Do you feel this situation is the government's fault?
I don't feel it's the government's fault. Resources don't reach the people, there's black marketing. People are dying waiting for oxygen cylinders. I pray to God that this situation improves soon and people can return to leading normal lives.
While workers such as Nilam are working around the clock to make space for those who’ve succumbed to the pandemic, their efforts are still falling short. Deepak Gupta, who lost his brother-in-law to COVID 19, told Firstpost that he had to run from pillar to post for space at Delhi’s cremation grounds. “Even after we did, we had to wait for hours to perform my brother’s last rites," he said.
Authorities have reportedly cut down trees in city parks for funeral pyres. The municipal corporations are desperately searching for more sites to cater to the additional rush as several crematoriums are operating on a day-and-night basis and are still unable to meet the requirement.
Relatives of the dead have also been asked to help with cremations by piling wood and assisting in rituals. One of them told Firstpost, "The situation is very grim, the government and the health care system has failed us. People are still not taking the lockdown seriously even with rising deaths in India. I am here for the funeral of a family member and I would like to urge people to stay indoors."
Delhi has the sixth-highest number of confirmed cases of COVID-19 in India. The city has recorded 12,481 COVID-19 cases and 347 deaths over the last 24 hours. Medical oxygen, intensive care unit (ICU) beds and life-saving medicines are all in short supply. And so are ambulances.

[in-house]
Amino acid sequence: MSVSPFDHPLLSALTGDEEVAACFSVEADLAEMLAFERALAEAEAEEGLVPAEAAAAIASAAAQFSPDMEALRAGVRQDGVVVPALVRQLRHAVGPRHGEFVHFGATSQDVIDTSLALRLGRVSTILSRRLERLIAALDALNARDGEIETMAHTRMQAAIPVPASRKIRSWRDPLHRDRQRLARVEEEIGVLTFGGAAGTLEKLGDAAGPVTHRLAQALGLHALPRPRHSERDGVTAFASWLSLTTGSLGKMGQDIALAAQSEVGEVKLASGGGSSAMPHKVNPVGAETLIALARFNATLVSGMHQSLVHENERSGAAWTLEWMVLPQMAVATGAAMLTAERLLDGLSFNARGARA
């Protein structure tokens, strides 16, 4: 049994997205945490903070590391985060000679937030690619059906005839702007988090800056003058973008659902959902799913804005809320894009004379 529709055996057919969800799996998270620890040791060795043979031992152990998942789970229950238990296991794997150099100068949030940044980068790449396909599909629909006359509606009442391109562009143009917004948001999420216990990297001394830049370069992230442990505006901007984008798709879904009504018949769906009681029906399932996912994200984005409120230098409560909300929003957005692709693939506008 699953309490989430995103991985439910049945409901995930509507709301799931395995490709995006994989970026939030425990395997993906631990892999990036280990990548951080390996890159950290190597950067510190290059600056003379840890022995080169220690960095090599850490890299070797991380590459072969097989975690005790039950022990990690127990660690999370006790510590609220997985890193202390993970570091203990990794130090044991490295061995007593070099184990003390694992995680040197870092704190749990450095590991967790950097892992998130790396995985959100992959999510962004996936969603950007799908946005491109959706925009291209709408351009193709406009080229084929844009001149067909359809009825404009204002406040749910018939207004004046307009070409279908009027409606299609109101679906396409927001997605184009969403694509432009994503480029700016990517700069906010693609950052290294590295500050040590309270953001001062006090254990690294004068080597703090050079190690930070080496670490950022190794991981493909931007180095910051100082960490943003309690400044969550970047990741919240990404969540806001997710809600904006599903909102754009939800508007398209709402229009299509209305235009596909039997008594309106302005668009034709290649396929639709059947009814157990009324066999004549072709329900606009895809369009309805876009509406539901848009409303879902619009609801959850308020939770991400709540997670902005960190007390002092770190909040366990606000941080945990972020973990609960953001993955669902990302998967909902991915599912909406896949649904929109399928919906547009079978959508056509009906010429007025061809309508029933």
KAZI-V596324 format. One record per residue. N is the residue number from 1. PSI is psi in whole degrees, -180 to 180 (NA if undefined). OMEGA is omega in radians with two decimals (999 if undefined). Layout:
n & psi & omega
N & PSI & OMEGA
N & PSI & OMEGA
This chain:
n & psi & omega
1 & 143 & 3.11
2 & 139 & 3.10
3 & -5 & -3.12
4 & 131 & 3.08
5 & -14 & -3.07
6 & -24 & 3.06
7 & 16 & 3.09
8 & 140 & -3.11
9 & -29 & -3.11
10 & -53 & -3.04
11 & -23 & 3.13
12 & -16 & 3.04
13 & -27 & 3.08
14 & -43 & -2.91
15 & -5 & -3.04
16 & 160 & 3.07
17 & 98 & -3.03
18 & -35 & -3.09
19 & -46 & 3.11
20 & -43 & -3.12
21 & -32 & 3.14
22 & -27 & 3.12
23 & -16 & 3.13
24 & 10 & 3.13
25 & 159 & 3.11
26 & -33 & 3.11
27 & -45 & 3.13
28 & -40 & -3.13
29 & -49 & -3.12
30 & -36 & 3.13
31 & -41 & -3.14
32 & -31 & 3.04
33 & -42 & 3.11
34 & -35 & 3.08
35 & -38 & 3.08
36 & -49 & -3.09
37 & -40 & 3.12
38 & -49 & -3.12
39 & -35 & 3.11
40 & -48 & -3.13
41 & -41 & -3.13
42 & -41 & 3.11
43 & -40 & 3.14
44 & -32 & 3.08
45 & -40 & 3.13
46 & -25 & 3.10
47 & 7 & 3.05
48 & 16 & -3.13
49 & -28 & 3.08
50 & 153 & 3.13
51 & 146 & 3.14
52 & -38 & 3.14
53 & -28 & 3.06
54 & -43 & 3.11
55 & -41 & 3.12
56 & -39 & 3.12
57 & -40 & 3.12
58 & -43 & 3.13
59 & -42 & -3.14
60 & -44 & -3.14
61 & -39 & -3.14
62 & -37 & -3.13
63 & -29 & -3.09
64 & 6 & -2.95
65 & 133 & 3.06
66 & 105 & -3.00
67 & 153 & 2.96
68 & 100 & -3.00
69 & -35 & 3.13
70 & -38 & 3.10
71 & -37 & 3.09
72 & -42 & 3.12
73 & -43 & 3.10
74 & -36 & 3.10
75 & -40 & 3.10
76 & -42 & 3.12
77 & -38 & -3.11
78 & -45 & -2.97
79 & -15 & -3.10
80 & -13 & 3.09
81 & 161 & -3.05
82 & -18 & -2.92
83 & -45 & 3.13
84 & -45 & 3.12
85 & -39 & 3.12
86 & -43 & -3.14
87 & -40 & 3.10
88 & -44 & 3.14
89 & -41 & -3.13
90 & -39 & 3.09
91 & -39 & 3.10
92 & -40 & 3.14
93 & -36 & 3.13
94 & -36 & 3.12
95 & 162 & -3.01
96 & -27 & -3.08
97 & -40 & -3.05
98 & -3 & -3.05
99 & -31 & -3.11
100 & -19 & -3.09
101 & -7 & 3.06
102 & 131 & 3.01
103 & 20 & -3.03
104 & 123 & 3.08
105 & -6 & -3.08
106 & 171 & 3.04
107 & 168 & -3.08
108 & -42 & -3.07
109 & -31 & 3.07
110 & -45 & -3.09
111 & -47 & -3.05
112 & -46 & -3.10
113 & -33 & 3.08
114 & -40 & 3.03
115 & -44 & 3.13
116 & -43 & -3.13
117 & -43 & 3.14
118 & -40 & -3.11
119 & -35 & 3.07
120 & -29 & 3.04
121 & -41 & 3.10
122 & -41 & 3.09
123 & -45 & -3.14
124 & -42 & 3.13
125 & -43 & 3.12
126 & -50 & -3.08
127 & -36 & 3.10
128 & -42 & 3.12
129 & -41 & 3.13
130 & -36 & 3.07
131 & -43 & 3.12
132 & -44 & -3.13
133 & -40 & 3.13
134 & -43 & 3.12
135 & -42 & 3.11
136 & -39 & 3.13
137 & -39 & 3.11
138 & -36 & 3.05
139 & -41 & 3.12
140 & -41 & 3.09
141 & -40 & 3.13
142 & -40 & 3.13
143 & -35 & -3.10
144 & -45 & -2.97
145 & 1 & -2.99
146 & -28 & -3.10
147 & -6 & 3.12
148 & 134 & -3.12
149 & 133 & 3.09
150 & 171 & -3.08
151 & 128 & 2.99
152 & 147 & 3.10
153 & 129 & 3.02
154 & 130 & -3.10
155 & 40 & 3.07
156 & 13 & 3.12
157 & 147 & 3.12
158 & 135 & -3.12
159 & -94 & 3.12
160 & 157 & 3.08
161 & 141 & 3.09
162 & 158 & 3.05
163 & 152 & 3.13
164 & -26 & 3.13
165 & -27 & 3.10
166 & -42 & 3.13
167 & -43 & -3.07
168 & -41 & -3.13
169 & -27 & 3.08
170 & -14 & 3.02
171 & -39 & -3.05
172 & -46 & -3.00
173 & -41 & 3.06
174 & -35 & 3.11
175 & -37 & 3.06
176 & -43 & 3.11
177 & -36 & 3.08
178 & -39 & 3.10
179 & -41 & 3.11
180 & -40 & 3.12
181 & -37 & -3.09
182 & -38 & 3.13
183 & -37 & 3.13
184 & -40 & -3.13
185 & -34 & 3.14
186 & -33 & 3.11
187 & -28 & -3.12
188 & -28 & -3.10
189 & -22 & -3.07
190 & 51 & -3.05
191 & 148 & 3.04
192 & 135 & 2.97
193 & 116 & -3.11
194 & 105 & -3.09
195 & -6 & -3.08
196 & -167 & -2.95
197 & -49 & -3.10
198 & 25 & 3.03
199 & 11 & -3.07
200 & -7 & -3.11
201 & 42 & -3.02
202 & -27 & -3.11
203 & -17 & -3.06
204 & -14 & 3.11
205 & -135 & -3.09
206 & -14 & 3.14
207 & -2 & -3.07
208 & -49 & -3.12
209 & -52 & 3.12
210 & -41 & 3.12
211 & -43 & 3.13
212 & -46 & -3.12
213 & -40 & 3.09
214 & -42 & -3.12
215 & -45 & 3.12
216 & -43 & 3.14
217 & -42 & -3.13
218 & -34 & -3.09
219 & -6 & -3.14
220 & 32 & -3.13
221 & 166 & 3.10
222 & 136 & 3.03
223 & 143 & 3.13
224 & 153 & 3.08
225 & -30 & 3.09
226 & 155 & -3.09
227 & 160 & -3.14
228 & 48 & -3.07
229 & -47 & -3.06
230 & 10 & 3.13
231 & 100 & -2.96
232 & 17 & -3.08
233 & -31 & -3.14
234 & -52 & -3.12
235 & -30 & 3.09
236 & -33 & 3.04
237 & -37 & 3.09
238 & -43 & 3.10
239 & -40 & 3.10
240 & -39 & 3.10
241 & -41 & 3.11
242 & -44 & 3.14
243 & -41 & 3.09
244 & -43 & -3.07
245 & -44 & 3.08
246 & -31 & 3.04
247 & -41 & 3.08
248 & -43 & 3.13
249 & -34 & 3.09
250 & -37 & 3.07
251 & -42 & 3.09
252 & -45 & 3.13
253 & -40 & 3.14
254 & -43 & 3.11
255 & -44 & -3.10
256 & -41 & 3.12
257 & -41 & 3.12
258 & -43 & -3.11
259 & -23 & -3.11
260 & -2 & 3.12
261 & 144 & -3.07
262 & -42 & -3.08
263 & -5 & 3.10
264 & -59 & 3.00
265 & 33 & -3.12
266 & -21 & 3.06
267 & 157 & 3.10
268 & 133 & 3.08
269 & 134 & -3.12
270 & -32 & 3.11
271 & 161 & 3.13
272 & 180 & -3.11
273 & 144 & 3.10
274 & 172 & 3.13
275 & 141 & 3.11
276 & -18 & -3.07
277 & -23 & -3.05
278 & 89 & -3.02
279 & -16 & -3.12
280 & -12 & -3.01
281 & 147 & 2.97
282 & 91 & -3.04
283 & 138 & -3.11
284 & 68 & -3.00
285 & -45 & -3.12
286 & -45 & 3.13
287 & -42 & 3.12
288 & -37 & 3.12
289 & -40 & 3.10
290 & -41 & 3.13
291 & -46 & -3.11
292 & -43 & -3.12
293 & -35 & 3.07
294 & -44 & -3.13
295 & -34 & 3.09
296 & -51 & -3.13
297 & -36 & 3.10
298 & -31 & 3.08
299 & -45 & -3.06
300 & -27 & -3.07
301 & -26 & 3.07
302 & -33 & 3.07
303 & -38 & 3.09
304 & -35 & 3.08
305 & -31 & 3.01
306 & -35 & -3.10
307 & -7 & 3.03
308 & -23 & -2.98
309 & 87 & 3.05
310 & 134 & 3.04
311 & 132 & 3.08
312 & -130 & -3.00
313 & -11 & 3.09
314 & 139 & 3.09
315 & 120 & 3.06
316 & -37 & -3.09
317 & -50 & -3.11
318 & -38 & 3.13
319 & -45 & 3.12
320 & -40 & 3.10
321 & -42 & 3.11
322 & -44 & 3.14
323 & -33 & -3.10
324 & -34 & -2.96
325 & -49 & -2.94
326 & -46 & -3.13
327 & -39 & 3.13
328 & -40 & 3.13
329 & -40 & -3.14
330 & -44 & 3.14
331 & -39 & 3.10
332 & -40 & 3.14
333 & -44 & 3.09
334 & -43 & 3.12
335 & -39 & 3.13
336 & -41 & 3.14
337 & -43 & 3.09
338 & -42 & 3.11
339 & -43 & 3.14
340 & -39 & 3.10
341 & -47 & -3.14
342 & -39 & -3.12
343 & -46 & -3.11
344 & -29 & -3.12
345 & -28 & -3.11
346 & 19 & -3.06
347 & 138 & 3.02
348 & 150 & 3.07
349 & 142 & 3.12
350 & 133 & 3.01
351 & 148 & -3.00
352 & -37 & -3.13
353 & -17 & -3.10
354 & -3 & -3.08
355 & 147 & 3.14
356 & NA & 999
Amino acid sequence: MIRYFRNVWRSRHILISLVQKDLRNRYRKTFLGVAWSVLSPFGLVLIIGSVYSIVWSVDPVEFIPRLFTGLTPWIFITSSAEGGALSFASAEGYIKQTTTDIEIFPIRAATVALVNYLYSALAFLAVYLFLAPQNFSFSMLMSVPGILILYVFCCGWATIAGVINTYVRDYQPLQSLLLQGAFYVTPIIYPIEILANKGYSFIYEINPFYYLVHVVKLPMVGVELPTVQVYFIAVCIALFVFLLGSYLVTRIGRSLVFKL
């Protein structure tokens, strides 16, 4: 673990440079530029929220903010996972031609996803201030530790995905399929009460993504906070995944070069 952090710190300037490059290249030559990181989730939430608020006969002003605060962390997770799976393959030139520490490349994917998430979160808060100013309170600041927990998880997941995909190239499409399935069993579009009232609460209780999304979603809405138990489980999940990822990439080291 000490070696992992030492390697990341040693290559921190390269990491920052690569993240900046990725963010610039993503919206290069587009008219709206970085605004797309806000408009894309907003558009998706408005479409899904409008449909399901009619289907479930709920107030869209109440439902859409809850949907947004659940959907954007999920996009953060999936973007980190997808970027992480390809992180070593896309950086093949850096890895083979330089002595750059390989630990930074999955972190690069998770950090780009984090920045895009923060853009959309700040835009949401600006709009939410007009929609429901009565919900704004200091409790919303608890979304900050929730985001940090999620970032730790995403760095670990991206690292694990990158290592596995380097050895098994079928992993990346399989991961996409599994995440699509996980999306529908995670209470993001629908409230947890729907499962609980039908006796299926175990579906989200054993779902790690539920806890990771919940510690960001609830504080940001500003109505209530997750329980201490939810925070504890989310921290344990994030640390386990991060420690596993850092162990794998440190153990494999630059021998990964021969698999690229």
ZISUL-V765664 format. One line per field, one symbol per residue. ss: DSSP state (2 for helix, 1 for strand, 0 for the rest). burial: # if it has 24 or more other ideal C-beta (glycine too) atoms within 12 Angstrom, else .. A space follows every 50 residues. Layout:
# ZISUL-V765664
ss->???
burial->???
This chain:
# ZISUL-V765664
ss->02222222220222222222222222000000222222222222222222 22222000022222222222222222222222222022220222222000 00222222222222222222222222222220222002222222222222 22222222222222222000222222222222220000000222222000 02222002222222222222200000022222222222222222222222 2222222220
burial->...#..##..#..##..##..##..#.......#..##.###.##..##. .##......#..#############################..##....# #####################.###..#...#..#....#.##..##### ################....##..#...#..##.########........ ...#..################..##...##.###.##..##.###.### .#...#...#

We also spoke to Rajender Kumar, a hearse driver from Delhi who ferries the dead from mortuaries to cremation grounds. Edited excerpts from the interview:
How many bodies do you ferry every day?
It varies. Usually, it's 10-15 each day, but sometimes it goes up to 20 as well. There are fewer rounds to the crematorium in the evenings.
Do you feel tired seeing so many corpses every day?
We do get tired but what to do? I have been doing this work for a year. But I can't just go home. There are few drivers here, 4-5 of our colleagues have tested positive recently. So we have to manage the workload among the 5-6 ambulance drivers who are left.
What about the high prices charged by the ambulances?
It’s the private ambulances that are charging exorbitant rates. We don't know so much about those. This is a government ambulance. Ours is free of cost.
Did you ever feel like quitting?
No. Young people are dying. It's a terrible state of affairs. When I look at crematoriums, I do feel the injustice of what's happening around us. But who do I talk to about this?
Do you feel this is the government’s failure?
Government, what to say? It is in its place. What is happening is happening. I used to get emotional when 10-12 bodies were piled into my ambulance. Like where am I and why can't I do anything?